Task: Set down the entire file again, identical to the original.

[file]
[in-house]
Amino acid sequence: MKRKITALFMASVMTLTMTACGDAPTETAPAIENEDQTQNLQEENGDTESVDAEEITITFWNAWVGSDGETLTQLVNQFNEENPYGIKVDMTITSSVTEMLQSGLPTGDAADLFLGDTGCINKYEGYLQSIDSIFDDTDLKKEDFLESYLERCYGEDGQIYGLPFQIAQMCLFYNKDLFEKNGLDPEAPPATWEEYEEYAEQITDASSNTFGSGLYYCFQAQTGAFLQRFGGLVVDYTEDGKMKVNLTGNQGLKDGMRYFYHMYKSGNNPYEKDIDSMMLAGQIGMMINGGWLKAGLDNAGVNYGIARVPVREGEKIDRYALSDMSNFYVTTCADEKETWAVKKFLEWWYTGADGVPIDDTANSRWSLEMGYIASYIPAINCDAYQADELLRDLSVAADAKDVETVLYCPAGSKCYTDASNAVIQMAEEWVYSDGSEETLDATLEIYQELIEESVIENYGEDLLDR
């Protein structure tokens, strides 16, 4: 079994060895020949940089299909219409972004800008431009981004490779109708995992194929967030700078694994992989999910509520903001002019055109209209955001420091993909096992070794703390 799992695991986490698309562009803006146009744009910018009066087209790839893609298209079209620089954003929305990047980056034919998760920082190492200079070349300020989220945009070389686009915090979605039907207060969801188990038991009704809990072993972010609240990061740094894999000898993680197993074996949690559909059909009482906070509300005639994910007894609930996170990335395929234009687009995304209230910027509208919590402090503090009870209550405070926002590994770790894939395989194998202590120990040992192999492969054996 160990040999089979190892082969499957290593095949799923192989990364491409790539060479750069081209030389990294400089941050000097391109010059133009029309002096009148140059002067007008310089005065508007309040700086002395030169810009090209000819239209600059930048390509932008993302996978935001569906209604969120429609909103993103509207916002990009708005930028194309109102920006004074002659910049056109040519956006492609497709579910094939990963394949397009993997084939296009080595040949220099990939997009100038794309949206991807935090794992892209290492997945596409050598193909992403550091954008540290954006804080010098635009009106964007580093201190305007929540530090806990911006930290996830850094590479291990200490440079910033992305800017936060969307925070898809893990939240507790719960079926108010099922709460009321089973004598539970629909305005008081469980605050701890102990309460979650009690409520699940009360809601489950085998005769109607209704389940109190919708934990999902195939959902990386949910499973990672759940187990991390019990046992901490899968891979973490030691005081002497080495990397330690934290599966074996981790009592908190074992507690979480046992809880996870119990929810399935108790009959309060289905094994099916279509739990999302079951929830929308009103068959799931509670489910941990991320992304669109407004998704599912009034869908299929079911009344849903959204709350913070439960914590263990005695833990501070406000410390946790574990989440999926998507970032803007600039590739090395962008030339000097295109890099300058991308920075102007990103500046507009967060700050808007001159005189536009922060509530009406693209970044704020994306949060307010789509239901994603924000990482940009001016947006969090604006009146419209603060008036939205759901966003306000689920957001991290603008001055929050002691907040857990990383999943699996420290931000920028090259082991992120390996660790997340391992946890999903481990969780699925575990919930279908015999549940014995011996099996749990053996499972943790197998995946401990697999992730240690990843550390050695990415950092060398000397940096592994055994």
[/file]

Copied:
[in-house]
Amino acid sequence: MKRKITALFMASVMTLTMTACGDAPTETAPAIENEDQTQNLQEENGDTESVDAEEITITFWNAWVGSDGETLTQLVNQFNEENPYGIKVDMTITSSVTEMLQSGLPTGDAADLFLGDTGCINKYEGYLQSIDSIFDDTDLKKEDFLESYLERCYGEDGQIYGLPFQIAQMCLFYNKDLFEKNGLDPEAPPATWEEYEEYAEQITDASSNTFGSGLYYCFQAQTGAFLQRFGGLVVDYTEDGKMKVNLTGNQGLKDGMRYFYHMYKSGNNPYEKDIDSMMLAGQIGMMINGGWLKAGLDNAGVNYGIARVPVREGEKIDRYALSDMSNFYVTTCADEKETWAVKKFLEWWYTGADGVPIDDTANSRWSLEMGYIASYIPAINCDAYQADELLRDLSVAADAKDVETVLYCPAGSKCYTDASNAVIQMAEEWVYSDGSEETLDATLEIYQELIEESVIENYGEDLLDR
């Protein structure tokens, strides 16, 4: 079994060895020949940089299909219409972004800008431009981004490779109708995992194929967030700078694994992989999910509520903001002019055109209209955001420091993909096992070794703390 799992695991986490698309562009803006146009744009910018009066087209790839893609298209079209620089954003929305990047980056034919998760920082190492200079070349300020989220945009070389686009915090979605039907207060969801188990038991009704809990072993972010609240990061740094894999000898993680197993074996949690559909059909009482906070509300005639994910007894609930996170990335395929234009687009995304209230910027509208919590402090503090009870209550405070926002590994770790894939395989194998202590120990040992192999492969054996 160990040999089979190892082969499957290593095949799923192989990364491409790539060479750069081209030389990294400089941050000097391109010059133009029309002096009148140059002067007008310089005065508007309040700086002395030169810009090209000819239209600059930048390509932008993302996978935001569906209604969120429609909103993103509207916002990009708005930028194309109102920006004074002659910049056109040519956006492609497709579910094939990963394949397009993997084939296009080595040949220099990939997009100038794309949206991807935090794992892209290492997945596409050598193909992403550091954008540290954006804080010098635009009106964007580093201190305007929540530090806990911006930290996830850094590479291990200490440079910033992305800017936060969307925070898809893990939240507790719960079926108010099922709460009321089973004598539970629909305005008081469980605050701890102990309460979650009690409520699940009360809601489950085998005769109607209704389940109190919708934990999902195939959902990386949910499973990672759940187990991390019990046992901490899968891979973490030691005081002497080495990397330690934290599966074996981790009592908190074992507690979480046992809880996870119990929810399935108790009959309060289905094994099916279509739990999302079951929830929308009103068959799931509670489910941990991320992304669109407004998704599912009034869908299929079911009344849903959204709350913070439960914590263990005695833990501070406000410390946790574990989440999926998507970032803007600039590739090395962008030339000097295109890099300058991308920075102007990103500046507009967060700050808007001159005189536009922060509530009406693209970044704020994306949060307010789509239901994603924000990482940009001016947006969090604006009146419209603060008036939205759901966003306000689920957001991290603008001055929050002691907040857990990383999943699996420290931000920028090259082991992120390996660790997340391992946890999903481990969780699925575990919930279908015999549940014995011996099996749990053996499972943790197998995946401990697999992730240690990843550390050695990415950092060398000397940096592994055994």